7. Thanks Ali! Your posts are always a bright spot in my day! I read a book recently called The Happiness Advantage. It is a book targeting bosses and employees to show how much being happy and positive can change outcomes. The book focuses on the power of our brain to make real changes in our lives. Even though it targets our work world, the lessons can be applied to all areas of our lives, including our eating. One study quoted in the book, which is somewhat related to this subject and which shows the power of our brains, was a Yale University study which took maids from seven different hotels. They were split into two groups. One group being told how much exercise they were getting every day, how vacuuming was a cardio exercise, etc. The other group was told nothing. After only a few weeks, the group who had been told of all of the exercise, had actually lost weight and lowered their cholesterol. The control group had not. The only difference was in the brains of the people doing the work. Pretty amazing!

  8. Ali, this is wonderful and made for much reflection on my part. I love the whole emphasis upon the yin and yang, feminine and masculine. I never thought of its influence in the medical world and in nutrition, but I can see the wisdom and the need for this balance in our personal lives as well as in the world.Thank you for offering me a new perspective via your very thoughtful newsletter.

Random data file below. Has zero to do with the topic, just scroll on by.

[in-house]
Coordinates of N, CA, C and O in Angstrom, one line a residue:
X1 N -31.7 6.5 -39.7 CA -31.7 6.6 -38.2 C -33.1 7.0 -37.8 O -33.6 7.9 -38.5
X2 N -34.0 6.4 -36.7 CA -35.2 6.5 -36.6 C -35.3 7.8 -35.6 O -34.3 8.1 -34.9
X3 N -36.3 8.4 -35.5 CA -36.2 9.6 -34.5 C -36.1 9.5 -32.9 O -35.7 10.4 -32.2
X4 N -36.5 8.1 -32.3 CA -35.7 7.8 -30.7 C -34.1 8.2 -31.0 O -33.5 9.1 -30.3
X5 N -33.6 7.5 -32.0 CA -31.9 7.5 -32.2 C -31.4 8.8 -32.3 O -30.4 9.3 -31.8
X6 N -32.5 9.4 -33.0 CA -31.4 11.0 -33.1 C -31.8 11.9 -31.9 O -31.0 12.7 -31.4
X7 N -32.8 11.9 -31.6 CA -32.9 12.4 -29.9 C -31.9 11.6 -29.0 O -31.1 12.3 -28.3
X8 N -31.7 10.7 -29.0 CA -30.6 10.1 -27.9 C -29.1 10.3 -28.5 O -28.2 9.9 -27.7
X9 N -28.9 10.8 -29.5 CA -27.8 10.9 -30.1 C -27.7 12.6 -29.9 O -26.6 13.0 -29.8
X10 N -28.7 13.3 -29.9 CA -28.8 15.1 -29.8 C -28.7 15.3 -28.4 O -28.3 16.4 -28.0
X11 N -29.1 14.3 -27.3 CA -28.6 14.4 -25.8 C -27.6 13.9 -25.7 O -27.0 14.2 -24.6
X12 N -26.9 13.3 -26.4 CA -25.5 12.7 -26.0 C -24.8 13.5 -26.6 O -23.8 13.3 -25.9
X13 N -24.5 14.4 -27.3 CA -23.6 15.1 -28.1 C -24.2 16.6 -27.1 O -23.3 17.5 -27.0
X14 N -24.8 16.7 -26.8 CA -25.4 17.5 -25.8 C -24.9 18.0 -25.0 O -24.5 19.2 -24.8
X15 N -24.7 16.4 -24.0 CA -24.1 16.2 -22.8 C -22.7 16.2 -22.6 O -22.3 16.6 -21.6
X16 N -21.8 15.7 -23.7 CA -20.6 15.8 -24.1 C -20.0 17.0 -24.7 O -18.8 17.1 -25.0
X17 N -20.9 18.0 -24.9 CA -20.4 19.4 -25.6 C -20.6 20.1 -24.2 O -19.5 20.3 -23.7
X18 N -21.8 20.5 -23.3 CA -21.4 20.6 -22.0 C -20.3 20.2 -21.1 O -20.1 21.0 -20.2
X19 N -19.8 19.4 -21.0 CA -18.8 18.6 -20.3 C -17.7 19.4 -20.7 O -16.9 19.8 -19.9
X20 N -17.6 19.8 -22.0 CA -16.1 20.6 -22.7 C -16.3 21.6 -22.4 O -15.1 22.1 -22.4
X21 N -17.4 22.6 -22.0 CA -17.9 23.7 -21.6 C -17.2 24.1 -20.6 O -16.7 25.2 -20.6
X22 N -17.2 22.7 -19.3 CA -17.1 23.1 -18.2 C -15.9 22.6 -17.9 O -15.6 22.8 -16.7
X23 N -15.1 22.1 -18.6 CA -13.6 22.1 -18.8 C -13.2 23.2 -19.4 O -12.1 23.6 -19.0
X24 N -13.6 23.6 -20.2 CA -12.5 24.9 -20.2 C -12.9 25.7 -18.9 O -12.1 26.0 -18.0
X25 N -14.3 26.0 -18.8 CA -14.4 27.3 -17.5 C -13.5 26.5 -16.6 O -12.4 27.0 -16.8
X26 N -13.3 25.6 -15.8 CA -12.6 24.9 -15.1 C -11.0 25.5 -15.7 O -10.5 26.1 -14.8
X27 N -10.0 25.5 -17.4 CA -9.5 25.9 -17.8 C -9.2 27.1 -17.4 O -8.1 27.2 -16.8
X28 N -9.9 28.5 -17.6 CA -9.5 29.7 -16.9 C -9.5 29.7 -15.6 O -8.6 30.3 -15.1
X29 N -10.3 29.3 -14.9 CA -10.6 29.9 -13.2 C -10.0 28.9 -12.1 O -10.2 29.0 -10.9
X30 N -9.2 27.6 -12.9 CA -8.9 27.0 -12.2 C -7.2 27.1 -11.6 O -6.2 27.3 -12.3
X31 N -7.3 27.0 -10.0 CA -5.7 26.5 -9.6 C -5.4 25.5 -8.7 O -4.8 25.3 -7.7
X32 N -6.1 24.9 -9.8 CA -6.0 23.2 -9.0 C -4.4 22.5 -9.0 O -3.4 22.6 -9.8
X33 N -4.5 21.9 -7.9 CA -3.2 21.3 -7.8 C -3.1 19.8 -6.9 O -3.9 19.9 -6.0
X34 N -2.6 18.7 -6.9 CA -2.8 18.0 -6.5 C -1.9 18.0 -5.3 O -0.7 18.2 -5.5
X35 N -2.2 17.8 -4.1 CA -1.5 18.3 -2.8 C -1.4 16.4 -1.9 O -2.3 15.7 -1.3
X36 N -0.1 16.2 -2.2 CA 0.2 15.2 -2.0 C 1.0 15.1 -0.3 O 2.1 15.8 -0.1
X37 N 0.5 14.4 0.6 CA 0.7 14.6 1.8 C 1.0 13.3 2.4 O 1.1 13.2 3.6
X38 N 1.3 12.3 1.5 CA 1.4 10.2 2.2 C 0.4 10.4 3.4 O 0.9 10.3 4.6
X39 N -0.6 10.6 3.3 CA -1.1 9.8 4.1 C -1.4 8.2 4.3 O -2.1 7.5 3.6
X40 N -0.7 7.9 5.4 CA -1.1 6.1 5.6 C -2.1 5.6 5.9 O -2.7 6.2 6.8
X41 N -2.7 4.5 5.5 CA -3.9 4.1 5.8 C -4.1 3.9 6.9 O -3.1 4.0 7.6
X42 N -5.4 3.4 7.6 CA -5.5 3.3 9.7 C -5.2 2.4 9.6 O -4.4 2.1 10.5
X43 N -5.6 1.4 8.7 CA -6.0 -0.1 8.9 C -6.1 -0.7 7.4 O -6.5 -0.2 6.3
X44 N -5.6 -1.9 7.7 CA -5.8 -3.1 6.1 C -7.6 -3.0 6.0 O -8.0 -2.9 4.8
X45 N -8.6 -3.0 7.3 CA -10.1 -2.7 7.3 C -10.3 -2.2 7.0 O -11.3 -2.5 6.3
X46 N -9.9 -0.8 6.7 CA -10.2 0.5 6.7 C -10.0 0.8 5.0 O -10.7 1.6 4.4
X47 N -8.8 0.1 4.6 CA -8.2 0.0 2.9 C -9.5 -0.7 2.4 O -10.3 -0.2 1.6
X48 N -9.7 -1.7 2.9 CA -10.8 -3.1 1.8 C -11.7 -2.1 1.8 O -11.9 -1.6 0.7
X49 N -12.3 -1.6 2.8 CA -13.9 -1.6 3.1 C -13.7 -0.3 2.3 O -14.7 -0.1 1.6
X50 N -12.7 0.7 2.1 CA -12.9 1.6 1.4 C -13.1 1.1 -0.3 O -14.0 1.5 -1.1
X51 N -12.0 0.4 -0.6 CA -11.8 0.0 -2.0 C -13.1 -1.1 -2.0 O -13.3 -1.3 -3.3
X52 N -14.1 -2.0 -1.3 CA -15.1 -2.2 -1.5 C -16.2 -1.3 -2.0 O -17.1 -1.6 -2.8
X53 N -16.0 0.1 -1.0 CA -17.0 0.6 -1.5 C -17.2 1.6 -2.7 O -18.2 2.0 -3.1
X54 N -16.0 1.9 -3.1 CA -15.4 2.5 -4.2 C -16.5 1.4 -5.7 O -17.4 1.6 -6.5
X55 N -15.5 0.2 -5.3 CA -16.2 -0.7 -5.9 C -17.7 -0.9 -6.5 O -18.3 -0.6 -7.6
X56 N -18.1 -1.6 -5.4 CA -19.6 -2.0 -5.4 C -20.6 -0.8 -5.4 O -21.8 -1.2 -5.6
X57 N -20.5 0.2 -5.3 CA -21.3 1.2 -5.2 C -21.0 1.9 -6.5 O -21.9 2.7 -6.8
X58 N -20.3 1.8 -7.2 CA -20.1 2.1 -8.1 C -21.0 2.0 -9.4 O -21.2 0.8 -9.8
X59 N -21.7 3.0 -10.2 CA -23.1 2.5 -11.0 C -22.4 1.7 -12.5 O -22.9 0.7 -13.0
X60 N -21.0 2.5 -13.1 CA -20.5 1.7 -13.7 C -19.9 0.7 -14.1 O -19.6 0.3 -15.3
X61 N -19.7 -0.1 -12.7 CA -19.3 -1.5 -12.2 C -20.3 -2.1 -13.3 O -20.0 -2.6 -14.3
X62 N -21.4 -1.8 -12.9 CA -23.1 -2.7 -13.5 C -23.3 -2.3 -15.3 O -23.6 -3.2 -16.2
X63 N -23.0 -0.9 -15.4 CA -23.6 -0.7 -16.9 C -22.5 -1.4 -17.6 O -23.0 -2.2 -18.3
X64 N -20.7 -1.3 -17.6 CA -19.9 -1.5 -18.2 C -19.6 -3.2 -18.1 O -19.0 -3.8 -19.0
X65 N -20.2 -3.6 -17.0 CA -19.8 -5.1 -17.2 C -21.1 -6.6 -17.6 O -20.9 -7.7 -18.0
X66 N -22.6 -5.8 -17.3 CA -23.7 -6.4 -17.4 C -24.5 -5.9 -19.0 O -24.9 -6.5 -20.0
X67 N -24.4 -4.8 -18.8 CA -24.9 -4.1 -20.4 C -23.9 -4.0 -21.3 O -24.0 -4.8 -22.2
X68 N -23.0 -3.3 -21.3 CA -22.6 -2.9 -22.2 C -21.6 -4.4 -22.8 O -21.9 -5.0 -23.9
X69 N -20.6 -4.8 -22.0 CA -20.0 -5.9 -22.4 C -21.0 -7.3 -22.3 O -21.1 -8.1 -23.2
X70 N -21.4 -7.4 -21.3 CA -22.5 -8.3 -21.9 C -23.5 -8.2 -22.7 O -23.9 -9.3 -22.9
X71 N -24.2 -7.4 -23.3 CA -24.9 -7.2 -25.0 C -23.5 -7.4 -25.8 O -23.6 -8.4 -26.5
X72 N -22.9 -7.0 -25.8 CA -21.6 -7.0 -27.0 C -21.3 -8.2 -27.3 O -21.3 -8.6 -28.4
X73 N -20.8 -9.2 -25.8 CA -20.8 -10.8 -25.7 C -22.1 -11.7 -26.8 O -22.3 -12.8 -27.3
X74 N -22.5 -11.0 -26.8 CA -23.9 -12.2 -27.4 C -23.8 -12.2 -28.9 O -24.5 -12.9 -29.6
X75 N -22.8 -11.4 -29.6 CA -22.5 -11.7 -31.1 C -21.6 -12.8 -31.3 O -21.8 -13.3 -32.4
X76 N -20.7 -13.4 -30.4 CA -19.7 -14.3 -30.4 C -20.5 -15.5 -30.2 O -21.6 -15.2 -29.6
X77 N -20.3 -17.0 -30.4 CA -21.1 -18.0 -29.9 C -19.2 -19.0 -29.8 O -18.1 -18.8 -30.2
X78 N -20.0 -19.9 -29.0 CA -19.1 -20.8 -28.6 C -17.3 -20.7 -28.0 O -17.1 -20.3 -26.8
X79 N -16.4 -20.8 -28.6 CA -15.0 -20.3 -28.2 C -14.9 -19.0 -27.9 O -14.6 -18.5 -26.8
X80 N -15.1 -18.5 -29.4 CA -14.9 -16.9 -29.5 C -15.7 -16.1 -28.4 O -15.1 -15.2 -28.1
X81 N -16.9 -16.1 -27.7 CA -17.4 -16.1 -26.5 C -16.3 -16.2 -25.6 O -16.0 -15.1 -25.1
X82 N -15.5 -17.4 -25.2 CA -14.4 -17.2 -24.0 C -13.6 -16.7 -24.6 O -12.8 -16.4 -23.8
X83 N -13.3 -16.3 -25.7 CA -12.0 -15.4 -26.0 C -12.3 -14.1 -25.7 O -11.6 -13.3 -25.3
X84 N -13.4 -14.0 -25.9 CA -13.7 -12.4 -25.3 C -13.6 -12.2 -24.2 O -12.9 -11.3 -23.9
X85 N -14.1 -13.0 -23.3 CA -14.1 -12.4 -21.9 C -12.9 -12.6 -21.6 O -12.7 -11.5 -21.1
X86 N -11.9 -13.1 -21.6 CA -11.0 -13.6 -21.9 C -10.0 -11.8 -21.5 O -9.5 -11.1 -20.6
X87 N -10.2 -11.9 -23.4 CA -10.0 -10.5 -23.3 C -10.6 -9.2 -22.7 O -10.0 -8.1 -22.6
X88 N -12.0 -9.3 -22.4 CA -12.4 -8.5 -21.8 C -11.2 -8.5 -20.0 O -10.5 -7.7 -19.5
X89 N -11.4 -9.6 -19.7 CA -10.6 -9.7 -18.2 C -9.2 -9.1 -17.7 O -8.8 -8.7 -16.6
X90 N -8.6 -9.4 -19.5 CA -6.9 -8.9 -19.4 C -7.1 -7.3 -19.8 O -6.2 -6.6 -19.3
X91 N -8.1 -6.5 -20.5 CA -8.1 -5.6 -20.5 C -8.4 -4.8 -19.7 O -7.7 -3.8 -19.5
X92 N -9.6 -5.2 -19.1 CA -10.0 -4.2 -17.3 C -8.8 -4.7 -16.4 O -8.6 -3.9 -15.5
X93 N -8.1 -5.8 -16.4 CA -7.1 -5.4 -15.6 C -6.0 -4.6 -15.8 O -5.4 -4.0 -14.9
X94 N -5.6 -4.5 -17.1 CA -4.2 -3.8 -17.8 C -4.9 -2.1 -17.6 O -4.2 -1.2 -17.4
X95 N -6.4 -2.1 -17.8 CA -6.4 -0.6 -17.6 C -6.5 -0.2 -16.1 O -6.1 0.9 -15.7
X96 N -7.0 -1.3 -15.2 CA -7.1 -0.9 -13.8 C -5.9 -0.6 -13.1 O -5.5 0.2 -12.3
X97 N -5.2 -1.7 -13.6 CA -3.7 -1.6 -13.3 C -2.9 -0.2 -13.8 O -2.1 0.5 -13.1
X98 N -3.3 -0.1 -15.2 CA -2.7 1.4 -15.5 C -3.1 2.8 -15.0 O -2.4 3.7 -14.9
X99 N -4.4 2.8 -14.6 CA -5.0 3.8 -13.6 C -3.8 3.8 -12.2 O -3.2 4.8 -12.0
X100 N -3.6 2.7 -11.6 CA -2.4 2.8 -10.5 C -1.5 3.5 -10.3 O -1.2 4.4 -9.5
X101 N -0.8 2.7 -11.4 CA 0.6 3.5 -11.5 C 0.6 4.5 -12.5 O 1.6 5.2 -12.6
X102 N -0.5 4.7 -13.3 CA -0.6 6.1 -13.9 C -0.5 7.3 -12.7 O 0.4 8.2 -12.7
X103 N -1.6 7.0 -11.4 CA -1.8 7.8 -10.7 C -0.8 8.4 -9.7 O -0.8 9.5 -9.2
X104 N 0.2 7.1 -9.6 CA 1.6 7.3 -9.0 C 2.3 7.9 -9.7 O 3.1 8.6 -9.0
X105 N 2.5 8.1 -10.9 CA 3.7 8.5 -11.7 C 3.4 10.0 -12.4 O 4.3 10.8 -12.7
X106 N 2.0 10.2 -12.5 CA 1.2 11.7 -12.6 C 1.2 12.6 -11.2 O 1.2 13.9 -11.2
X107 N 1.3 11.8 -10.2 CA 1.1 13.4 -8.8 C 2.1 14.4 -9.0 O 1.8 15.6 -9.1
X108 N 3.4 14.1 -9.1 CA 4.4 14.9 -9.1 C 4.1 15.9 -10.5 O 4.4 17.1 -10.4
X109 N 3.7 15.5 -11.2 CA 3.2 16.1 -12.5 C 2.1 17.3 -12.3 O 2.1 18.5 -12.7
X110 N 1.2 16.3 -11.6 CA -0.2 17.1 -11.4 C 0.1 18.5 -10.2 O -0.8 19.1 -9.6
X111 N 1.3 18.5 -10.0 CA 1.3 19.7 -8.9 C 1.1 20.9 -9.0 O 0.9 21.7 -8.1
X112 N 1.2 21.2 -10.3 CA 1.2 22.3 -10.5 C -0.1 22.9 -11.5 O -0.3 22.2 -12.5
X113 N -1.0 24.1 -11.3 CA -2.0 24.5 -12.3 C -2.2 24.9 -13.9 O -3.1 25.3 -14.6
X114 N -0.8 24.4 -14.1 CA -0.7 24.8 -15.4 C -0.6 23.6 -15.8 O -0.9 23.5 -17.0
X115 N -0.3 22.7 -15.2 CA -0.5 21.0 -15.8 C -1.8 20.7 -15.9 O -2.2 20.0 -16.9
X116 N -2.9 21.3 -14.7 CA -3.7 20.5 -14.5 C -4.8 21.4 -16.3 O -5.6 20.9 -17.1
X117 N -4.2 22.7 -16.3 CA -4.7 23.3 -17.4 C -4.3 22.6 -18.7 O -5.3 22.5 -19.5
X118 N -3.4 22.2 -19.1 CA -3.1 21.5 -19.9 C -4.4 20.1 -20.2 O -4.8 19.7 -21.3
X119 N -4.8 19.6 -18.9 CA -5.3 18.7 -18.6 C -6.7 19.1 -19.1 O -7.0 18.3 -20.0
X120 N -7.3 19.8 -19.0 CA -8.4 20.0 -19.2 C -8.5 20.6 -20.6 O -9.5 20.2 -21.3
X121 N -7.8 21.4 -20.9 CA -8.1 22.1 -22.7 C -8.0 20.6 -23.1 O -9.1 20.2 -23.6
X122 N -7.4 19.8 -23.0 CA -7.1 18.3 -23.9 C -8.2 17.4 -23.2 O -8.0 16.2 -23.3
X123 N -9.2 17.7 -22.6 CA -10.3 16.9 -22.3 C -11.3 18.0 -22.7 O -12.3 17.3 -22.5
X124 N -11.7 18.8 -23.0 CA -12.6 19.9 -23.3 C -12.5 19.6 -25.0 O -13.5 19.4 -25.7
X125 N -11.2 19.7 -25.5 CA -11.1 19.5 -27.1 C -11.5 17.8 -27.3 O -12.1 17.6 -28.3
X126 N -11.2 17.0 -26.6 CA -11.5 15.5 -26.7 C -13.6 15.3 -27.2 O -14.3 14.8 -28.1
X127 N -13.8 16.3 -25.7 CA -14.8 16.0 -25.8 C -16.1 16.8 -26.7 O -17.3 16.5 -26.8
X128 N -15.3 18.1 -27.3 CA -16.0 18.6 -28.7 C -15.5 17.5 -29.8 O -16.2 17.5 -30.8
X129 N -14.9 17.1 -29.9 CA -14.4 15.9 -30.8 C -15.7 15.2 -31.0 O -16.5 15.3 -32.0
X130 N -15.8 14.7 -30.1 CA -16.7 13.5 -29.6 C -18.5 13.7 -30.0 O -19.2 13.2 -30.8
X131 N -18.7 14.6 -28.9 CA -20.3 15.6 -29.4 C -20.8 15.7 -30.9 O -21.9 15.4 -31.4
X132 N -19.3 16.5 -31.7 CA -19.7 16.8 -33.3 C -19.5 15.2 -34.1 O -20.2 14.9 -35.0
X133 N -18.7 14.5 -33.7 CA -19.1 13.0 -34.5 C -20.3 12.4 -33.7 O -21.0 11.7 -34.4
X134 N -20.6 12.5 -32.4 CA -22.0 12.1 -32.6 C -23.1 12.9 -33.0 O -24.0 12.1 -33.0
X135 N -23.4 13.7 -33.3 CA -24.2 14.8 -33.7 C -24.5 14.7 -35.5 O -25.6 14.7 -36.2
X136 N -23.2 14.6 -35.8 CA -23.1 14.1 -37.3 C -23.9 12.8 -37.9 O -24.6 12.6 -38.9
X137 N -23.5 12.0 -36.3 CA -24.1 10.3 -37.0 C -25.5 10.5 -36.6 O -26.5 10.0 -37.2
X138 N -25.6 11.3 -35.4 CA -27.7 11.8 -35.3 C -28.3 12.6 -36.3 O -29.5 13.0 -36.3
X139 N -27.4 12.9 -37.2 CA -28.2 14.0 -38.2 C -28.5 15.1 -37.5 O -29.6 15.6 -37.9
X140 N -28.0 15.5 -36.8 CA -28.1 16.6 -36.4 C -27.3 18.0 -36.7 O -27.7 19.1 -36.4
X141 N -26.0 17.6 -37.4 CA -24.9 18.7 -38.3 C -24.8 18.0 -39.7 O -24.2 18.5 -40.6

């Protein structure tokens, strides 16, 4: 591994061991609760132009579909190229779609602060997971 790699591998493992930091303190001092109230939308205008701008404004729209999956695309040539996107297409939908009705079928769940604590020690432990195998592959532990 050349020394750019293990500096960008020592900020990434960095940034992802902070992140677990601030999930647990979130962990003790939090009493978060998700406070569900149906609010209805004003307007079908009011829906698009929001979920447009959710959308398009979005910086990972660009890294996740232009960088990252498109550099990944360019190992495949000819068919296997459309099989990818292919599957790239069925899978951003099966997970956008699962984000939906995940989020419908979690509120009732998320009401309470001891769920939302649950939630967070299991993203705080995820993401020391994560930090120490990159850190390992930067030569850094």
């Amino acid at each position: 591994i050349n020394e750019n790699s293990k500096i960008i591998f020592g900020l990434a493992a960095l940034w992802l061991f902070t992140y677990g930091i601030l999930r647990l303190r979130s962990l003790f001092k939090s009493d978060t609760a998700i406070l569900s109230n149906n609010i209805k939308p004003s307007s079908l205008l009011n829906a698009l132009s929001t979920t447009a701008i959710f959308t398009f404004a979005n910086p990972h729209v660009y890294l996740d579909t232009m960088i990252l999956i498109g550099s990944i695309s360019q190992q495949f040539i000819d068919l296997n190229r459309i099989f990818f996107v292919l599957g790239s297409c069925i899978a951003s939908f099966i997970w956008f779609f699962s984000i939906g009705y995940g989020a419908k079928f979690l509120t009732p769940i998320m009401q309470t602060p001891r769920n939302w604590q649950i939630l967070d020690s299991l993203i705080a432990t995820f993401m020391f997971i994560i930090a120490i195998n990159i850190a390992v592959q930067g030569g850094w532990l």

9. Ali, Fab as always! Politics aside, we ALL need to take responsibility for ourselves. We have become a nation of “someone else will do it, it’s not my responsibility”. Including our nutrition. Once I took back my power and made MY choices for myself, it all came together. It wasn’t easy, sometimes lonely and painful, but always joyful. Amazing what you can accomplish when you become responsible for you!

  10. @Amanda – that study is fascinating. The interesting thing about the mind: no one knows where it is! It really is a combination of our thoughts and body. And it’s more powerful than we know, lol.

    @Mary – that is what I love about Yin/Yang…once you know to look for it, it’s everywhere!

    @Gina – I love your point. We do all need to be mindful and responsible, including how we structure the systems in our country. While I am all for personal responsibility, we also need an environment where people know how to take responsibility. I’m so happy you took back your power. It can be those range of emotions but paradoxically (given the theme!), those lonely and painful times makes us feel more complete and strong. Congrats to you. So happy to hear you are doing so well!!!

Comments are closed.